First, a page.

Creating Environments for Spiritual Formation in Your Church (Part 3 of 3)

the_secret_place-title-3-still-4x3Jimmy AdcoxBy Jimmy Adcox

 

Develop an Intentional, Ongoing Plan for Your Unique Ministry Setting

Spiritual growth is not a linear, step-by-step process, but it does require intentionality and focus. Programs and events may contribute to environments for growth, but for maximum impact, spiritual-growth practices must be embedded in the fabric of the church culture.

Spiritual growth cannot be programmed, but engaging people in helpful processes can provide greater opportunity for them to experience God in transforming ways. Here are a few “big rock” principles to consider developing your overall plans:

1. Identify spiritual hungers. Help people to see that their longings, hurts, temptations, and compulsions are in reality their deeper, unmet desires that only God can satisfy.

2. Increase awareness of the personal nature of God. Help people to experience the reality of God’s presence and work. God is not merely a concept to be described and understood. He is a personal God in whom we “live, move, and have our being.” Plan and lead worship to help participants encounter and experience God. Use language that reinforces the truth of a personal God who longs to be in relationship with us. Help people sense the presence and reality of God in all things. Aim beyond the head to the heart!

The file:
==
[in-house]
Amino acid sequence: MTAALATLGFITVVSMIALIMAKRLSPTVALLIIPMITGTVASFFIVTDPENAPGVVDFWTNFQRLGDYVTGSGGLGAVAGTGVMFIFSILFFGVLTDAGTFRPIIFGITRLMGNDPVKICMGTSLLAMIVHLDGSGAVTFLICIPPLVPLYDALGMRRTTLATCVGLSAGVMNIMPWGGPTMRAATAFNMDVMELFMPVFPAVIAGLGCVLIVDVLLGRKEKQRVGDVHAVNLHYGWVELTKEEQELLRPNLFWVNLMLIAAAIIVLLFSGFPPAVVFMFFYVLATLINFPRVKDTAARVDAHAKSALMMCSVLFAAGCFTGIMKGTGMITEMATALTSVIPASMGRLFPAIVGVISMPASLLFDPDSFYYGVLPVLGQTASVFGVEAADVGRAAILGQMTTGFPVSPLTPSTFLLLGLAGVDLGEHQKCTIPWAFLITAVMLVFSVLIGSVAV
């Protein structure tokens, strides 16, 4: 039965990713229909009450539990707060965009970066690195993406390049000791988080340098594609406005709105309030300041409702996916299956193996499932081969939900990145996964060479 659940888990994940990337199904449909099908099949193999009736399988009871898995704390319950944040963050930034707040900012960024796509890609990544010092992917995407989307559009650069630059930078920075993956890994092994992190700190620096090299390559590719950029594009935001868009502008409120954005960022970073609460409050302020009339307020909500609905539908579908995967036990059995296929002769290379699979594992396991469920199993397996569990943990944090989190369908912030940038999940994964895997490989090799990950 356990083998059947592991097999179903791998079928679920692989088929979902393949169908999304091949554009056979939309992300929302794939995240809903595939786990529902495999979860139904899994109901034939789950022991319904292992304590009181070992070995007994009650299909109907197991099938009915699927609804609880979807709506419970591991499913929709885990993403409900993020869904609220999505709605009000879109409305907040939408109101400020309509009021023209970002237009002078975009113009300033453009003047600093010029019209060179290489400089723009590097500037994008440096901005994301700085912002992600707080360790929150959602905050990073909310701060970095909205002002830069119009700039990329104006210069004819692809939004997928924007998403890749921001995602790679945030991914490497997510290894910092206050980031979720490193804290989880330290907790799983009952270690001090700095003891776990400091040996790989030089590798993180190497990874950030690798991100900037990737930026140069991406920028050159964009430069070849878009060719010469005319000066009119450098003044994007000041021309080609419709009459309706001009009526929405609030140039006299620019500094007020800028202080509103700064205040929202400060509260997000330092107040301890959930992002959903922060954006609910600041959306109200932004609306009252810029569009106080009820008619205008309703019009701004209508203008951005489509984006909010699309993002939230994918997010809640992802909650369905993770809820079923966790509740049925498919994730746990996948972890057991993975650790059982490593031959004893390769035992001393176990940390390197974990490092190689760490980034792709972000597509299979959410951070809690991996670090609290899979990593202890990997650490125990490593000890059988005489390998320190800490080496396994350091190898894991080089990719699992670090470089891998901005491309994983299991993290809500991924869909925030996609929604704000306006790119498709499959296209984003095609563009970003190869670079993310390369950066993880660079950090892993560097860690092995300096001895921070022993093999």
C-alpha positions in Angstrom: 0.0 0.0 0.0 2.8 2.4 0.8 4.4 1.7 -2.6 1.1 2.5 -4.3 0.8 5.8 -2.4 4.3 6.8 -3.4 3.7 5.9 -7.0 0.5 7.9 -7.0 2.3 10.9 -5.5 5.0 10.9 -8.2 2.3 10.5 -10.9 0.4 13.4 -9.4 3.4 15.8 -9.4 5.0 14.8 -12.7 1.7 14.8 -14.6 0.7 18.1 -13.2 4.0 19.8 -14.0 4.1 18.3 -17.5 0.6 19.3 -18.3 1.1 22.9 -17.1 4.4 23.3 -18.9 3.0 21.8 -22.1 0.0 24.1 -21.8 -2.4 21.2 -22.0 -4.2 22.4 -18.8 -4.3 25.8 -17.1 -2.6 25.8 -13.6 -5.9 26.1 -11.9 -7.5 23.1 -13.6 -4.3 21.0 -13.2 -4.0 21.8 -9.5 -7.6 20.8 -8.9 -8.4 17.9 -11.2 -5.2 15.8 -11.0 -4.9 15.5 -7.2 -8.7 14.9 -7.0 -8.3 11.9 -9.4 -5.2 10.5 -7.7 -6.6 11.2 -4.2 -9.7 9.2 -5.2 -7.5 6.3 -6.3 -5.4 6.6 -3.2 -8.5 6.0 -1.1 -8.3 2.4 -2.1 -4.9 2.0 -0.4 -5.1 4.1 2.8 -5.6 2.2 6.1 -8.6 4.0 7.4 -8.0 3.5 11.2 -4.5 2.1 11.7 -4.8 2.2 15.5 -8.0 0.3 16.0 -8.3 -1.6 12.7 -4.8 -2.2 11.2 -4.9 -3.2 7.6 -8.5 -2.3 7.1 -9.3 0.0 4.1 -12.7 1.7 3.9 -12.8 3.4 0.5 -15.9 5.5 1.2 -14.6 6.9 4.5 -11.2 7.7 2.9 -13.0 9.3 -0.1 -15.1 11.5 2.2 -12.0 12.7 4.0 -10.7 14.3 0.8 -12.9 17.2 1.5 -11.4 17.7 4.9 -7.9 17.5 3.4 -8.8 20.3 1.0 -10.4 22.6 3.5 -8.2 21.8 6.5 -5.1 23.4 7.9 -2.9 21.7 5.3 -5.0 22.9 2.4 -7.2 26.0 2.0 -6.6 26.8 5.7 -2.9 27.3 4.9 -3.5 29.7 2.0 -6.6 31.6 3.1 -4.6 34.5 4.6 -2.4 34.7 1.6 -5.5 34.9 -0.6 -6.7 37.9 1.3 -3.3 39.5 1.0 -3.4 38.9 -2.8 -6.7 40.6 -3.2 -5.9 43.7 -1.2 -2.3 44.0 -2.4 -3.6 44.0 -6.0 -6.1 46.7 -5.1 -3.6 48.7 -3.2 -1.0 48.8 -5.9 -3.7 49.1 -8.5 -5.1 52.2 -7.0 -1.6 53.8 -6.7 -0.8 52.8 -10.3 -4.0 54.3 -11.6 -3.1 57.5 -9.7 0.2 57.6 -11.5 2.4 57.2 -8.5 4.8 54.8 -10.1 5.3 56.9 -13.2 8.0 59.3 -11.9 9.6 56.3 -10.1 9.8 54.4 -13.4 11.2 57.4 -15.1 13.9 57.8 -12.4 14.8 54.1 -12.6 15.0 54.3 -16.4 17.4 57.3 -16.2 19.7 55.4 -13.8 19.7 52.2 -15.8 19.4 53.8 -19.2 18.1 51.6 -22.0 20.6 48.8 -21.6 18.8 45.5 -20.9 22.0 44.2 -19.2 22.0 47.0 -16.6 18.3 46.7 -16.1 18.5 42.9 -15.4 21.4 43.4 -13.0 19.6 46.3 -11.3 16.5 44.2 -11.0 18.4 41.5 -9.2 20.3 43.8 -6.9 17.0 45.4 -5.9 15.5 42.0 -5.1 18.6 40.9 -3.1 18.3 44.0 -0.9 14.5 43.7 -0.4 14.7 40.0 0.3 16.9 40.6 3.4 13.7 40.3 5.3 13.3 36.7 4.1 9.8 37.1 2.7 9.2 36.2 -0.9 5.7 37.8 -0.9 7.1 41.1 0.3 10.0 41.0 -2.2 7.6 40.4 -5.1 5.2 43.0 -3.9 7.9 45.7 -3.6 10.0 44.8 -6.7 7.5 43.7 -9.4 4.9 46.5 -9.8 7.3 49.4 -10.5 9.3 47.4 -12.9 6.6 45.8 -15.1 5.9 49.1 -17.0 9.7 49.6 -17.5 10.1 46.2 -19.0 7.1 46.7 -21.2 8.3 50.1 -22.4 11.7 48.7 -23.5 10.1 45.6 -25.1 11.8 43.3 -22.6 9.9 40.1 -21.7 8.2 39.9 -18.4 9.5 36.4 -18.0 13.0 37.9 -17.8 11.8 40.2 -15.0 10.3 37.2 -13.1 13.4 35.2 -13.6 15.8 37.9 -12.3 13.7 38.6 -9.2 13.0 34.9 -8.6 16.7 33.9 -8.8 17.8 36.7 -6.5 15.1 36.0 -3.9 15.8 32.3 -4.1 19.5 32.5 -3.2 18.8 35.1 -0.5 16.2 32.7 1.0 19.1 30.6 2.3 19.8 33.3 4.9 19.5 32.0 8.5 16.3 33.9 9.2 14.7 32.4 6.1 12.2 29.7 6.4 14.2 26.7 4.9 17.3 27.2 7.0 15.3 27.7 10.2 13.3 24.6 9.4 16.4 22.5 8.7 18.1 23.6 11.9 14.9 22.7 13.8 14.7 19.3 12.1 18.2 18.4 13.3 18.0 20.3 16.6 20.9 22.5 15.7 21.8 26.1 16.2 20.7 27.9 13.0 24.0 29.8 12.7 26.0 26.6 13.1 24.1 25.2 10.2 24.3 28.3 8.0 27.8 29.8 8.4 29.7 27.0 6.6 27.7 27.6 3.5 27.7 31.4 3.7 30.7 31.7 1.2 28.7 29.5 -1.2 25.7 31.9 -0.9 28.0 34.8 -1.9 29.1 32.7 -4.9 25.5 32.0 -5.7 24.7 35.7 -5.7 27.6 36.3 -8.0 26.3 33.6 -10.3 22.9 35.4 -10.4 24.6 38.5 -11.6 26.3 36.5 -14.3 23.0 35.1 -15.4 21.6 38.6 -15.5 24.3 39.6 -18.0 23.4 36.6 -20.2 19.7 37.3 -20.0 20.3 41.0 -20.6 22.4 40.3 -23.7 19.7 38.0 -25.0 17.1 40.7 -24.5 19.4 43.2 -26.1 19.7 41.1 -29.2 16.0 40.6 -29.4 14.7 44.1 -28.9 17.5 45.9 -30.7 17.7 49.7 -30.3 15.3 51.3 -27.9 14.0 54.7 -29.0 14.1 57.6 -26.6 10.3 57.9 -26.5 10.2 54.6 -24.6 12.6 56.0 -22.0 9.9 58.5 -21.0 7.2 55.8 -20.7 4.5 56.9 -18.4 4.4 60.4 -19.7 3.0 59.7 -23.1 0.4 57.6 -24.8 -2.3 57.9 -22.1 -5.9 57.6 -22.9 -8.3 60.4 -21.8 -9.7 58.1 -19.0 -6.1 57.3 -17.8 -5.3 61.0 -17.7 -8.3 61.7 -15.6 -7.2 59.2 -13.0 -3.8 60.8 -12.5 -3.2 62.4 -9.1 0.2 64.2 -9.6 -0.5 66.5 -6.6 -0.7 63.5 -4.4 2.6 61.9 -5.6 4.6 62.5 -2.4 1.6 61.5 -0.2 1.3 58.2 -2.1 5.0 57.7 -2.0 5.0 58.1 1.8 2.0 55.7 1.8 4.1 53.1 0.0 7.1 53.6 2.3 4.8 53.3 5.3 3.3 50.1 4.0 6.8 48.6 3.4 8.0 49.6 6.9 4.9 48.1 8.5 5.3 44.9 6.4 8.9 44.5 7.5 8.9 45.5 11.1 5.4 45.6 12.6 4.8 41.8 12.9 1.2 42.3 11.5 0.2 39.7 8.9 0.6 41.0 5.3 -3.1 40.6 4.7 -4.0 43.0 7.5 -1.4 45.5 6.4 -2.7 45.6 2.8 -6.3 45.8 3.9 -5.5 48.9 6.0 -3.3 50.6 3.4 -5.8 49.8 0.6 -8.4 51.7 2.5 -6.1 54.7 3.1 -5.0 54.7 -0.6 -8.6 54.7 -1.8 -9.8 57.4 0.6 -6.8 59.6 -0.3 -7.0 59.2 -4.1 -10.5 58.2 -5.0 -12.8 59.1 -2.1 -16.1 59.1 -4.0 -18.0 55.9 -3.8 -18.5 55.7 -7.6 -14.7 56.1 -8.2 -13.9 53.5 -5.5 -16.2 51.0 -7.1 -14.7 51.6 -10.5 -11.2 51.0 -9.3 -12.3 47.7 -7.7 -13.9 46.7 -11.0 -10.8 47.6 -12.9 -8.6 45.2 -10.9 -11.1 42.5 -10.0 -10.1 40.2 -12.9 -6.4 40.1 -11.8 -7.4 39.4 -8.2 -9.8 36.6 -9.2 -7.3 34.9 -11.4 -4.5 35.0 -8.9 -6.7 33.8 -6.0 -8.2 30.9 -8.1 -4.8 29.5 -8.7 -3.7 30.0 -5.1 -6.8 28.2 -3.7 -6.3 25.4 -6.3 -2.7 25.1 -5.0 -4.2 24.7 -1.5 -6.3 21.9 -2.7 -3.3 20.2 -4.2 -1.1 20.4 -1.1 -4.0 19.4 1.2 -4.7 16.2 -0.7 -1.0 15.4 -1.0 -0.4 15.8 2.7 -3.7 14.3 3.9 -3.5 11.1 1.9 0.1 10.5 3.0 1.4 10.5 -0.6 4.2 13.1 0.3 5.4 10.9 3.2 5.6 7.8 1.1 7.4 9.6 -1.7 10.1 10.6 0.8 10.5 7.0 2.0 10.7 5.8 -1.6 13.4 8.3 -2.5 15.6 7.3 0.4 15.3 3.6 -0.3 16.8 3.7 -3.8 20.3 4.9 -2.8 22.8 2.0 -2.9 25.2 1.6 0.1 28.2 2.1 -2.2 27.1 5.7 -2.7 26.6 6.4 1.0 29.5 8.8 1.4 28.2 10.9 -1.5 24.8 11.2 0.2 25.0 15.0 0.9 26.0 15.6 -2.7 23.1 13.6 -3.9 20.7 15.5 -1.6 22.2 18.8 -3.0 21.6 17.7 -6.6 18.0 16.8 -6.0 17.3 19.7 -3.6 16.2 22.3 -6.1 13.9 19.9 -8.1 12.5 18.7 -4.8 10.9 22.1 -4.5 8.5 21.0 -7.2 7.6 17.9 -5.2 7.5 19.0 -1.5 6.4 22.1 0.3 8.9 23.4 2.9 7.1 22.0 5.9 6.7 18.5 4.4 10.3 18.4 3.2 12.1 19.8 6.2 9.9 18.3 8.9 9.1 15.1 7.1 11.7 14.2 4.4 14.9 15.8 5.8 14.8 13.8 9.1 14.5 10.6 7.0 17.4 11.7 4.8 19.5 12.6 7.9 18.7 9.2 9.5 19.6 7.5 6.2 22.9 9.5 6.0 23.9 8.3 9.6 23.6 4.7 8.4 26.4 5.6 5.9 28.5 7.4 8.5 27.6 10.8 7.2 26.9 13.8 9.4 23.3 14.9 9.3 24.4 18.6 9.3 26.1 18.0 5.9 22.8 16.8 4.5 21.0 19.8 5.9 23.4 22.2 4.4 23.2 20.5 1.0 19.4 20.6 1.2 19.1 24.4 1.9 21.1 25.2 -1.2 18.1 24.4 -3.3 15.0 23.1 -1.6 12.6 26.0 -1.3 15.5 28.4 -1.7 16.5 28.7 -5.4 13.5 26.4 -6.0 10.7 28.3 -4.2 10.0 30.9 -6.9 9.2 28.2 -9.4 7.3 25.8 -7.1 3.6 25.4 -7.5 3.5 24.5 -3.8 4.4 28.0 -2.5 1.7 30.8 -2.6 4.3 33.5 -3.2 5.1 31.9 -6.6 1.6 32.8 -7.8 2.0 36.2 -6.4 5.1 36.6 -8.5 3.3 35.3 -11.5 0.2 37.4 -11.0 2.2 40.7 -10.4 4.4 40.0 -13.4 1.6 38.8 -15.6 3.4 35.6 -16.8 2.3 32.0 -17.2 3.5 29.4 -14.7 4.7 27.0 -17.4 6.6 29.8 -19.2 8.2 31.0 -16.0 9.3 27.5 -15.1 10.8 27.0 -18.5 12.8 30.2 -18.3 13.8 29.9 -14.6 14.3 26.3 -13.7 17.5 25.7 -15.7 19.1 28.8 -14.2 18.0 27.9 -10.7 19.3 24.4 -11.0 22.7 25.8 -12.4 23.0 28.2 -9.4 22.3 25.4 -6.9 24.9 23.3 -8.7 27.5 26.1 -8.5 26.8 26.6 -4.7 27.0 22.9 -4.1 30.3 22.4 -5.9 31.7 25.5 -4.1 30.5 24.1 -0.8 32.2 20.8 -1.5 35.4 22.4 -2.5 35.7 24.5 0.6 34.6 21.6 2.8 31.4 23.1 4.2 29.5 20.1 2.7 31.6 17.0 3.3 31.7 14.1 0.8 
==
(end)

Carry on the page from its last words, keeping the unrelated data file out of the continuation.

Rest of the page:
Help people sense the presence and reality of God in all things. Aim beyond the head to the heart!

3. Engage in spiritual practices congregationally. People are more likely to engage spiritual practices when they are doing them together. Don’t just encourage people to read and reflect on the Bible generally. Call them to commit together in a specific journey of reading, reflection, application, and prayer over a designated period of time. This can be an engagement in spiritual practices together and/or a processing of such individual practices with others. For example, when preaching through the scripture texts from Scot McKnight’s book, The Jesus Creed, we provided journals, encouraged people in how to dwell in those texts throughout each week, and provided opportunity to share their experiences with others in small groups.

4. Challenge people. Challenging people to make short term commitments together provides positive experiences, creates new habits, and encourages longer-term commitments. It is one thing to ask people to engage in daily reflection for the rest of their lives. It is another to challenge them to make a commitment for six weeks. Help people to learn by doing and experiencing.